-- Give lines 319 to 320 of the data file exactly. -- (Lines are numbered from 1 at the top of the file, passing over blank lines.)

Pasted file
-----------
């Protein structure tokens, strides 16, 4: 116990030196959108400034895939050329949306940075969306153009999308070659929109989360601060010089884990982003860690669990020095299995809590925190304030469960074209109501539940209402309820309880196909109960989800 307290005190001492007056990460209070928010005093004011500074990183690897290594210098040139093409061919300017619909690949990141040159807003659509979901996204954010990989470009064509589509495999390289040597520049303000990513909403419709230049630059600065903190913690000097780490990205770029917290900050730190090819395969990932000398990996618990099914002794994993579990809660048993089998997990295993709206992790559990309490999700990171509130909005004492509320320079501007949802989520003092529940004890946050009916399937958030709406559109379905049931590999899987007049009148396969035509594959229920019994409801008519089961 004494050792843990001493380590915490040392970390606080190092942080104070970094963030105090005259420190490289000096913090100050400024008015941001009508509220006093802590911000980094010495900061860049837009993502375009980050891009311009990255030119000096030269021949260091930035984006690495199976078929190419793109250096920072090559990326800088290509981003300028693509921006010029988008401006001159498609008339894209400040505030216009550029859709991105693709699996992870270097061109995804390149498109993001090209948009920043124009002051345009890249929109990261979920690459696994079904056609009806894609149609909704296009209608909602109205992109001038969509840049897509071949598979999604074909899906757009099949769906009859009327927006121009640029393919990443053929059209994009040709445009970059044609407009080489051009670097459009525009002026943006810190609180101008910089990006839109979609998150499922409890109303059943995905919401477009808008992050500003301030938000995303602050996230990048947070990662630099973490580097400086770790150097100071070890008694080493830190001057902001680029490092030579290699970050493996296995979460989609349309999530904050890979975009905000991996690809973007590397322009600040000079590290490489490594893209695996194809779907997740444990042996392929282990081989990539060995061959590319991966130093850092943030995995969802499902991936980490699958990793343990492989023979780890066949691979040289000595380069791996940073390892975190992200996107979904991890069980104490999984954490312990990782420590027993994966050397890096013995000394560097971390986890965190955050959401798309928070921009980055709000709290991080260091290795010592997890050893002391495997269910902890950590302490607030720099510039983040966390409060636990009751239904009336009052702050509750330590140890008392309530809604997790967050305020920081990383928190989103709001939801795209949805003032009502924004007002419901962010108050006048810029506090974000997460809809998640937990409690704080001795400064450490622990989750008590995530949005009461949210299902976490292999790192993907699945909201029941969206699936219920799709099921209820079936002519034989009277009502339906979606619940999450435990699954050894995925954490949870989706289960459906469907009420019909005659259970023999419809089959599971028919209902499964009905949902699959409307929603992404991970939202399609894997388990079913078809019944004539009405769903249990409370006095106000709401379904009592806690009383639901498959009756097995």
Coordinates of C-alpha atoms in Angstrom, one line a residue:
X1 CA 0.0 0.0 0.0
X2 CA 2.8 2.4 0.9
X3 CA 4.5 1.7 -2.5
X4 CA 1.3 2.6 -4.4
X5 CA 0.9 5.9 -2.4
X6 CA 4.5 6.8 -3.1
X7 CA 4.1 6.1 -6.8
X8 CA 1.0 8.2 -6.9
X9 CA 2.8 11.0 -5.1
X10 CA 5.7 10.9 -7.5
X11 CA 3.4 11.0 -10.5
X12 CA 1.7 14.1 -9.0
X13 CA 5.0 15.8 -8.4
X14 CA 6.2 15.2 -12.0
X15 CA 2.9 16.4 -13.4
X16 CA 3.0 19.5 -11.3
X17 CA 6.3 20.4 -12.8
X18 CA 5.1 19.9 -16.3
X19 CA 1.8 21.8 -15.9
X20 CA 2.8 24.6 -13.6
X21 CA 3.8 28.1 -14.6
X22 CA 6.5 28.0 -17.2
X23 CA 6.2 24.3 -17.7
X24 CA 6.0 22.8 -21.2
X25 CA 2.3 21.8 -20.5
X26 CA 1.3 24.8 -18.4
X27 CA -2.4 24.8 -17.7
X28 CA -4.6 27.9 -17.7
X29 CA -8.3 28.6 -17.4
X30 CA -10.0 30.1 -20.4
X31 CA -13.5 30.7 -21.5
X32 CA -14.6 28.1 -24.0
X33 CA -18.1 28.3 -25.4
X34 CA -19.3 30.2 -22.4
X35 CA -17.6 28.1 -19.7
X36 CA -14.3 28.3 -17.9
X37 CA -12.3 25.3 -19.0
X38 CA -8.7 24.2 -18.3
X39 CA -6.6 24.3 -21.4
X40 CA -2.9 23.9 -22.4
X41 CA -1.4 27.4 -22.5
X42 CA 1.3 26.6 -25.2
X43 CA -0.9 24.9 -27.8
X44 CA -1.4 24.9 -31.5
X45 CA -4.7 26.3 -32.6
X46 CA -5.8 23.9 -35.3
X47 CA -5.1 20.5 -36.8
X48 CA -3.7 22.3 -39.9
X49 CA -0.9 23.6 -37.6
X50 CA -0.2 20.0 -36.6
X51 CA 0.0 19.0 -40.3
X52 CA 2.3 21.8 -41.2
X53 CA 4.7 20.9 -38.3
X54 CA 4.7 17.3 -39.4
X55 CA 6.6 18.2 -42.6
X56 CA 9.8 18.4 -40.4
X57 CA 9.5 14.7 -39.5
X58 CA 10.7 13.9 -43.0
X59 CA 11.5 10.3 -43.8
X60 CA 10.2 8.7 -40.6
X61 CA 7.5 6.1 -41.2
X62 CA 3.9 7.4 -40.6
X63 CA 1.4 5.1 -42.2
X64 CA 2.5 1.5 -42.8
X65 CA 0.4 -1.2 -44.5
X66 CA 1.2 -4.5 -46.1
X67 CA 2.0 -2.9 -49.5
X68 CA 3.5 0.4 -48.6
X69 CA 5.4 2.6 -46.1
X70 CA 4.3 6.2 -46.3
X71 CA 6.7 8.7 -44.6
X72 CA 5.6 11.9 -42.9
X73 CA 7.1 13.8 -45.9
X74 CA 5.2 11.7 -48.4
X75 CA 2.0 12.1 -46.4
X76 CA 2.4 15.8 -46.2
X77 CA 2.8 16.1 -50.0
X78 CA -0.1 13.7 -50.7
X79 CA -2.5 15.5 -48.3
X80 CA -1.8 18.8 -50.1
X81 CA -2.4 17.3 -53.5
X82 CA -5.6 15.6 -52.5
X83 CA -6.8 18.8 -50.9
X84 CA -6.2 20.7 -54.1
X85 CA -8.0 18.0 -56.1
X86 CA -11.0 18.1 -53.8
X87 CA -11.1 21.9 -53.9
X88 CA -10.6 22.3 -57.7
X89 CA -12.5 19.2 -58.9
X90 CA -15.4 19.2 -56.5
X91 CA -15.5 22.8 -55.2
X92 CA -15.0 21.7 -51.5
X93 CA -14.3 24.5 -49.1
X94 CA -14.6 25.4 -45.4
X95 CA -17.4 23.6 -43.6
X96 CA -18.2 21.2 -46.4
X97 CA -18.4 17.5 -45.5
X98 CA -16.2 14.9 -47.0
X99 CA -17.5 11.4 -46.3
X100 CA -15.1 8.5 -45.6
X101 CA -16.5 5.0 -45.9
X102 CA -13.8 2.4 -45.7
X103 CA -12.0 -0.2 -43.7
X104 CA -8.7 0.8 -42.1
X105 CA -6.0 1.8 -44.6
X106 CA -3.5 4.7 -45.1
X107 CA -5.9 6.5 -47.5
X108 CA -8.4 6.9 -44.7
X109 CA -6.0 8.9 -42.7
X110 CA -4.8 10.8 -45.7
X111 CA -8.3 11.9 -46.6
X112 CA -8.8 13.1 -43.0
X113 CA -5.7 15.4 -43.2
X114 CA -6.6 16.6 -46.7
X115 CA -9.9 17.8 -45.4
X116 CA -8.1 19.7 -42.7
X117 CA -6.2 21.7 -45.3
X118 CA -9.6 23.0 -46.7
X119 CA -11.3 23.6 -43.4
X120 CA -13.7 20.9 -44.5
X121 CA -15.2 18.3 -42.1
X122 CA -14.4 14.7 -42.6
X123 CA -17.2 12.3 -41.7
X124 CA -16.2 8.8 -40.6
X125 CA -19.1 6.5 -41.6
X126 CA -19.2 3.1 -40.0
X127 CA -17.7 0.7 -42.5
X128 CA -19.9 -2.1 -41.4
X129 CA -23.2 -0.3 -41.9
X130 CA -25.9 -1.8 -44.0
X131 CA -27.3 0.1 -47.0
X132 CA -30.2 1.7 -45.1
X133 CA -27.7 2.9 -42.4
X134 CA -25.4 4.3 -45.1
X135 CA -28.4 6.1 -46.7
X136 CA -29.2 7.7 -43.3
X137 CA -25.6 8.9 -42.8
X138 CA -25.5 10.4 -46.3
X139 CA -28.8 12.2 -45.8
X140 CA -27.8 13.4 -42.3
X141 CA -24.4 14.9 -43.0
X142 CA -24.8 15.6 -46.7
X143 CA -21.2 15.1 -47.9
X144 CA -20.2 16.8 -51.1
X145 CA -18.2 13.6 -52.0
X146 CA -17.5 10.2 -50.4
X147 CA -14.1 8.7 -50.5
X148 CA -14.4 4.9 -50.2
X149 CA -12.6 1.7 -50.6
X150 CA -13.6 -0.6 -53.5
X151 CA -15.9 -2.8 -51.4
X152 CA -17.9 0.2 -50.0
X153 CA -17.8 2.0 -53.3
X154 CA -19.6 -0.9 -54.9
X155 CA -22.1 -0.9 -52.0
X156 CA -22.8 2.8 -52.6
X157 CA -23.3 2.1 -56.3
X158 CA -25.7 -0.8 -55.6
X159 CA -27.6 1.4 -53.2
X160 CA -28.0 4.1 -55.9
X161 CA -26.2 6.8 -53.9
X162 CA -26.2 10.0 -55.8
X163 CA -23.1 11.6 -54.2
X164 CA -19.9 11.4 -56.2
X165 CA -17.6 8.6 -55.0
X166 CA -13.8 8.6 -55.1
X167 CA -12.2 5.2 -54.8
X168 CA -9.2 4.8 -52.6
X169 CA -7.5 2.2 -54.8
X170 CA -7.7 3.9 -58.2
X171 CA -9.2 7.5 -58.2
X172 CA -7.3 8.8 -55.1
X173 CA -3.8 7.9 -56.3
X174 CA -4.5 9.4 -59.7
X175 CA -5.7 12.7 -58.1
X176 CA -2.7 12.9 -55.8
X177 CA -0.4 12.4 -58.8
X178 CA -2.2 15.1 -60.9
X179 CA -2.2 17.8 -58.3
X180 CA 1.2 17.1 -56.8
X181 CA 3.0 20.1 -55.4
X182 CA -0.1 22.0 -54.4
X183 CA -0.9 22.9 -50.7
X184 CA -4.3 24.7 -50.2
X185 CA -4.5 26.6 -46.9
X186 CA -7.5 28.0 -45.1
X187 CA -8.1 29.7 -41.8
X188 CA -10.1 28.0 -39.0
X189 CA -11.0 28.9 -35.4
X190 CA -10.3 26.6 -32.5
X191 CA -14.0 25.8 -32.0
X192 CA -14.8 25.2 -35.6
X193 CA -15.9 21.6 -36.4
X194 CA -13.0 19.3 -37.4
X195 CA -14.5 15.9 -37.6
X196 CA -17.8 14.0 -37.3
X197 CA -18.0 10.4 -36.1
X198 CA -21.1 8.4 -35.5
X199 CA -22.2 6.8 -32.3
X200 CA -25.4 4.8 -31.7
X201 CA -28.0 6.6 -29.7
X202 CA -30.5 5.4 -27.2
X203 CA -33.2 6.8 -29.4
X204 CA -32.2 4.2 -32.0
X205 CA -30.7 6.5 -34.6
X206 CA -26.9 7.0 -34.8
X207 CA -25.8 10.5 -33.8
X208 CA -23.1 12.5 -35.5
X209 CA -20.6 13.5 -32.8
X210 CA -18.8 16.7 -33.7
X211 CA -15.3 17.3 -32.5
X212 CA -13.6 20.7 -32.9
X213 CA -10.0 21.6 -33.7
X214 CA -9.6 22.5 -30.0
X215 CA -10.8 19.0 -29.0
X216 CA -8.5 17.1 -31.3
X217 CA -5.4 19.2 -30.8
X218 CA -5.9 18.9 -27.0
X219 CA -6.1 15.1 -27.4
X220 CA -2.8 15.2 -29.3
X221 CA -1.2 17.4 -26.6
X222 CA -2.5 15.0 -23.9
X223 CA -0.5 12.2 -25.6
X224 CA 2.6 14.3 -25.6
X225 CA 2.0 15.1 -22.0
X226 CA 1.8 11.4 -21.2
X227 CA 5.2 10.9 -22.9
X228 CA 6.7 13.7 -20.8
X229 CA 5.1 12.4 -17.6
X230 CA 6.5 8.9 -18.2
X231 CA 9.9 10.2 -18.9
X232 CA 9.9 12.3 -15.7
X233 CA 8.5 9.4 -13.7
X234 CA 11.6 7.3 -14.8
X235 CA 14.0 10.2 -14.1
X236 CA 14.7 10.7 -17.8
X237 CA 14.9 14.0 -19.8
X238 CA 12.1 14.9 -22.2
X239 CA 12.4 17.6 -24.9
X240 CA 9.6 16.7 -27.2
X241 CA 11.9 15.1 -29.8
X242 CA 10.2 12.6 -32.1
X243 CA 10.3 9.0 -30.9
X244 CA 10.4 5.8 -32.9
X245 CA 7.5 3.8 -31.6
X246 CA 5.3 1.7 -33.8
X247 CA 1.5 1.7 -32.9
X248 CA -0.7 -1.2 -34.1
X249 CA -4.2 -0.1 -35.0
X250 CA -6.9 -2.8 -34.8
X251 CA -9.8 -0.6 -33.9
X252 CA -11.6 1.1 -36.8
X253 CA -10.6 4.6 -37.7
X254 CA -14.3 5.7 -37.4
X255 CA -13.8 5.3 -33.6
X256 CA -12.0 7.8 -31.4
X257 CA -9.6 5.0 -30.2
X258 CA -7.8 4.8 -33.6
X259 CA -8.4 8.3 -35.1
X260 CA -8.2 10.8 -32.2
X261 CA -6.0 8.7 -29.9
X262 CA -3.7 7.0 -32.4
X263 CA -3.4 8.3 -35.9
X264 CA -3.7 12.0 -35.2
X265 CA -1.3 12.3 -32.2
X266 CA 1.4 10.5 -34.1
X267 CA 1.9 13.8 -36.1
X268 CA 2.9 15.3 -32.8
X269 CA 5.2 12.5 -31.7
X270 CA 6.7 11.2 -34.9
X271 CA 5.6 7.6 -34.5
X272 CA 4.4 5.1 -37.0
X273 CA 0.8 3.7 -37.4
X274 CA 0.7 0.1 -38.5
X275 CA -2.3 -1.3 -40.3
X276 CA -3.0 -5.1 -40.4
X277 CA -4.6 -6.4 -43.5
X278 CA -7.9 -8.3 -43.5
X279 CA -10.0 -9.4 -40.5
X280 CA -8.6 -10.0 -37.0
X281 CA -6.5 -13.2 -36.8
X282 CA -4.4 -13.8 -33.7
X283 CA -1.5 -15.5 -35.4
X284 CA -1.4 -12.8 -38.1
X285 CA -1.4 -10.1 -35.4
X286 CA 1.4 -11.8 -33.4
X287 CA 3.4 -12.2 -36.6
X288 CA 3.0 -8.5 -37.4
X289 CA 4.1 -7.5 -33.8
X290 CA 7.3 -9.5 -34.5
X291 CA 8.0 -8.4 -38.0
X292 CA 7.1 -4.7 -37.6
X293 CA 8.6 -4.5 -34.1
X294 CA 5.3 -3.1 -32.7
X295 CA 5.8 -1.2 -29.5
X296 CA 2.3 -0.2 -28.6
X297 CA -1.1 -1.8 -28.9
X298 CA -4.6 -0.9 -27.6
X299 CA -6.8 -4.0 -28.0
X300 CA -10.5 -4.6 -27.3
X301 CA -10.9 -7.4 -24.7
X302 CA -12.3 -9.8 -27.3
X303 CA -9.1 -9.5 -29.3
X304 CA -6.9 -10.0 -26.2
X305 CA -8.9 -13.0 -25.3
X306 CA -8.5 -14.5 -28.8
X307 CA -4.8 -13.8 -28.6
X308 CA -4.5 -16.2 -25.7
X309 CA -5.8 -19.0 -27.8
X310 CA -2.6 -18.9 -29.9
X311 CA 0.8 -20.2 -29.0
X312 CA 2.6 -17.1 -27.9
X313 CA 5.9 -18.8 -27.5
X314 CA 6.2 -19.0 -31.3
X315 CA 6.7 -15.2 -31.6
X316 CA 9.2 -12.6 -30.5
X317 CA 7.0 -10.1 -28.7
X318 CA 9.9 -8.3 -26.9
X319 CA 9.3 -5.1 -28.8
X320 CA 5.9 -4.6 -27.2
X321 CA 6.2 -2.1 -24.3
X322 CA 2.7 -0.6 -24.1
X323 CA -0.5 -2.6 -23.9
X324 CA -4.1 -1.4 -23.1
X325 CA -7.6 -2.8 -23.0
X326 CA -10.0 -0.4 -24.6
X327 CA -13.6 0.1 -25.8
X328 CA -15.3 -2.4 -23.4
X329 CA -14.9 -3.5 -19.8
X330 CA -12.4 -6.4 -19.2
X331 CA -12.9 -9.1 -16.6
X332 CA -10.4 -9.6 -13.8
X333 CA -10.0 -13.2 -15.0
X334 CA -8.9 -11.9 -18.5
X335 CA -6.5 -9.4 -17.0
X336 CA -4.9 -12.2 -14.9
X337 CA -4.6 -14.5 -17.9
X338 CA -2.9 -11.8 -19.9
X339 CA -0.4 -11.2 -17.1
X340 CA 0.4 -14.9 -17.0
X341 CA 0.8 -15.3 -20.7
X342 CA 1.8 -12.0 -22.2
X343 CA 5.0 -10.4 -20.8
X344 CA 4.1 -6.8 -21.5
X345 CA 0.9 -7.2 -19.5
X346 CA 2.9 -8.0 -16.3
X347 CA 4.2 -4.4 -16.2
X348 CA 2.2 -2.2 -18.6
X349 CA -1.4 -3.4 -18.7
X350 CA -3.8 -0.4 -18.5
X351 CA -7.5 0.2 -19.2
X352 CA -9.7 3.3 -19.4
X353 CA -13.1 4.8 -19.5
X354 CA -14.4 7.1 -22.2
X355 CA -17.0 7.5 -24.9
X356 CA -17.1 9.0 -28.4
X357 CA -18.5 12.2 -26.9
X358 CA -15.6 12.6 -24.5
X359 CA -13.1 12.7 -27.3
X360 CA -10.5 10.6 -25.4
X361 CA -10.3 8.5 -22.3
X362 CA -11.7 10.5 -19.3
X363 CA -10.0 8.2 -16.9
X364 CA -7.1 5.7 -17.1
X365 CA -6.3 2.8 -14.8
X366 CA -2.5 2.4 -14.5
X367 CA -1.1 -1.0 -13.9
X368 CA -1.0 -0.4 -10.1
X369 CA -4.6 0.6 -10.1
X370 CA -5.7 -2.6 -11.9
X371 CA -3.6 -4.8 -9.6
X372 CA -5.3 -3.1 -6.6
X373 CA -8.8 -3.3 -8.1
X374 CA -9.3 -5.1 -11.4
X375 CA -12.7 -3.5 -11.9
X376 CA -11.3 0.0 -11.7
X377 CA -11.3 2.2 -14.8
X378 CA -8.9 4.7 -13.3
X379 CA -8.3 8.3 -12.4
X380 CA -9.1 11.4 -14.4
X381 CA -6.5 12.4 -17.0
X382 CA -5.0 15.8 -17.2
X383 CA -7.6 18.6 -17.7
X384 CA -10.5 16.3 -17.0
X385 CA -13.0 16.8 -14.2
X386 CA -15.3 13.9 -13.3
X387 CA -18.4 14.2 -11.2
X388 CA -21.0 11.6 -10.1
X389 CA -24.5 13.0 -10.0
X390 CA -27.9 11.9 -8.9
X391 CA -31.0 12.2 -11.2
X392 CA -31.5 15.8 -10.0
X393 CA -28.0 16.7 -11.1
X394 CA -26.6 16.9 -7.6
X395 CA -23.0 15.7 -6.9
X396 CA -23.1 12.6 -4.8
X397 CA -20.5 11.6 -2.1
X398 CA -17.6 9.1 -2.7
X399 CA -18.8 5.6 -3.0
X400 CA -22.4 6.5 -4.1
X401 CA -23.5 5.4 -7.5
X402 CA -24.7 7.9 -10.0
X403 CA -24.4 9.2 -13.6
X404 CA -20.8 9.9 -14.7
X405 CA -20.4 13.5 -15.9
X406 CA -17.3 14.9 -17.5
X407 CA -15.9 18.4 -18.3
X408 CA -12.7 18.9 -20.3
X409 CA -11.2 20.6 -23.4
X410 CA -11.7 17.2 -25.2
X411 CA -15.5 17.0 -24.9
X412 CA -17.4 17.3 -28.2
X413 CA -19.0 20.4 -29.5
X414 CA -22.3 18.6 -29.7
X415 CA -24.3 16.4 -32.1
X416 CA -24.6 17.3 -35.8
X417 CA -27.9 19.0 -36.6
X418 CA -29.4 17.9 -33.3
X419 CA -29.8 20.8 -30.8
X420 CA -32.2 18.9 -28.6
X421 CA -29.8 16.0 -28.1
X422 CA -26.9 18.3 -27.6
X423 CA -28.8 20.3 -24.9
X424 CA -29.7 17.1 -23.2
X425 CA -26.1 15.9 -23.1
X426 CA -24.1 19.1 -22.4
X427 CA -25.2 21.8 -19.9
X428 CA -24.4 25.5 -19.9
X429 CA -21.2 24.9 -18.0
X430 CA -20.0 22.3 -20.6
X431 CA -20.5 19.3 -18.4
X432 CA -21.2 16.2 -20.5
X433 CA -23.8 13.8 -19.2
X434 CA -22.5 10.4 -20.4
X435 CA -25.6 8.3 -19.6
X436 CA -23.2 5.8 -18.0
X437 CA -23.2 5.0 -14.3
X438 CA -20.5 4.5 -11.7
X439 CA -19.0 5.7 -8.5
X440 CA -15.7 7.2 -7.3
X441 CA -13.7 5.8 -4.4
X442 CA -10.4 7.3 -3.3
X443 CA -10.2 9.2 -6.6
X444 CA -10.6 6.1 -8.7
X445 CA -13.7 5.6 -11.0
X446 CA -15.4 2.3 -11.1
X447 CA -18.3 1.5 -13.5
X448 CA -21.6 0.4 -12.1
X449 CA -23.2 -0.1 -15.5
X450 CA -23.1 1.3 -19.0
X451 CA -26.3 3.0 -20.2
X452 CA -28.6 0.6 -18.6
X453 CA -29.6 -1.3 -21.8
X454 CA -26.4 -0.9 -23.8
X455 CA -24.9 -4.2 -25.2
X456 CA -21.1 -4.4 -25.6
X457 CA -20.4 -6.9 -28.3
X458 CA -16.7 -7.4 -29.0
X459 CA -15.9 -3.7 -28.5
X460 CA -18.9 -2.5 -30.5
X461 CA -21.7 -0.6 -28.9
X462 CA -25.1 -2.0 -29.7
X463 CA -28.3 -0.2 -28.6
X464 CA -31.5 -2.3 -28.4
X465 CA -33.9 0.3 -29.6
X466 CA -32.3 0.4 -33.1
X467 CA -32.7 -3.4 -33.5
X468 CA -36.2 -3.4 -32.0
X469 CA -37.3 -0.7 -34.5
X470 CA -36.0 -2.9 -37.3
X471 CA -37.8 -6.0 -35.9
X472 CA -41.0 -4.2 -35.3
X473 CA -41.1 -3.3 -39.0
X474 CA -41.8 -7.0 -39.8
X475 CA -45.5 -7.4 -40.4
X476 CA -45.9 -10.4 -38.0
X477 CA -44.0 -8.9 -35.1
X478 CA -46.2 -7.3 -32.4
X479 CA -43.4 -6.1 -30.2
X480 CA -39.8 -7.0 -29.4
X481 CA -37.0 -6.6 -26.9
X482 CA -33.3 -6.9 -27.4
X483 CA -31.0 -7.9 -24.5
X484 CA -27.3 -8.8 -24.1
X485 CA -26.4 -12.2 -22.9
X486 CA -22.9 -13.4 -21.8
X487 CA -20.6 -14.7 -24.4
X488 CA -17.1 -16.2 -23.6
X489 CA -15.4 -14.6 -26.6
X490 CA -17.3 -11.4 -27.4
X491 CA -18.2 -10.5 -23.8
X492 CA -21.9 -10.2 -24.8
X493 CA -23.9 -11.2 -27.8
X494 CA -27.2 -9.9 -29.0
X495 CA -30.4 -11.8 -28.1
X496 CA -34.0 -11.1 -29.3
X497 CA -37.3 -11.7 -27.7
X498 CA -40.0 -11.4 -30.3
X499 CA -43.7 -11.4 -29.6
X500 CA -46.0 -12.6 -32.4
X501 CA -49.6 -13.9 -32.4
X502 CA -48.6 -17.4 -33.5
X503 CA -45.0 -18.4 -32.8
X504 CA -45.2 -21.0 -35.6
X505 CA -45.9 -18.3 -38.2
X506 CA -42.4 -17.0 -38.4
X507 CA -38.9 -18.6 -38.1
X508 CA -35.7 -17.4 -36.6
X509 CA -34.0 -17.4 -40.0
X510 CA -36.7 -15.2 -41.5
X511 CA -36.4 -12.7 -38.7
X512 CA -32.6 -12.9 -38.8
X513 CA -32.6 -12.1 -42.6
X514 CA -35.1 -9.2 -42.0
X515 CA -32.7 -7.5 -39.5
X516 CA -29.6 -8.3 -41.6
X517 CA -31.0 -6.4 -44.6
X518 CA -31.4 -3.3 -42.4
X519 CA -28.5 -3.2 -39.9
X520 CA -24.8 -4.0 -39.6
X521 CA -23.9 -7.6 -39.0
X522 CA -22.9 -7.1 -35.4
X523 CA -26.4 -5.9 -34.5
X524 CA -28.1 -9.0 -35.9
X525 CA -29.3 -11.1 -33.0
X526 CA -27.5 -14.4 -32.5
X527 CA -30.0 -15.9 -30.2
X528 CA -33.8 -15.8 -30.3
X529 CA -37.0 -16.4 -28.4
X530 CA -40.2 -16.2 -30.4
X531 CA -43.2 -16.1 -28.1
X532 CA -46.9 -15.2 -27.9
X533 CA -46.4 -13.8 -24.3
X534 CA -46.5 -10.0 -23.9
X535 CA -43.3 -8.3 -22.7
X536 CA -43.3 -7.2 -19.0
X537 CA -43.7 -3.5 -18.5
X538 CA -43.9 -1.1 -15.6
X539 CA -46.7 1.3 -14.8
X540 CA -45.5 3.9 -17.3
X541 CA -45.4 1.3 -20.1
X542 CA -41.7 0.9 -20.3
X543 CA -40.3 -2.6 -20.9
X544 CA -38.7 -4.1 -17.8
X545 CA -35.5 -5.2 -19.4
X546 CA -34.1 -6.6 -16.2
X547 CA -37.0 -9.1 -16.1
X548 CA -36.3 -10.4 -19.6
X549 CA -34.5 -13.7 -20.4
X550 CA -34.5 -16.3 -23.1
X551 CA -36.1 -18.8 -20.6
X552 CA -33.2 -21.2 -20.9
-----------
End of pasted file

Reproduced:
X317 CA 7.0 -10.1 -28.7
X318 CA 9.9 -8.3 -26.9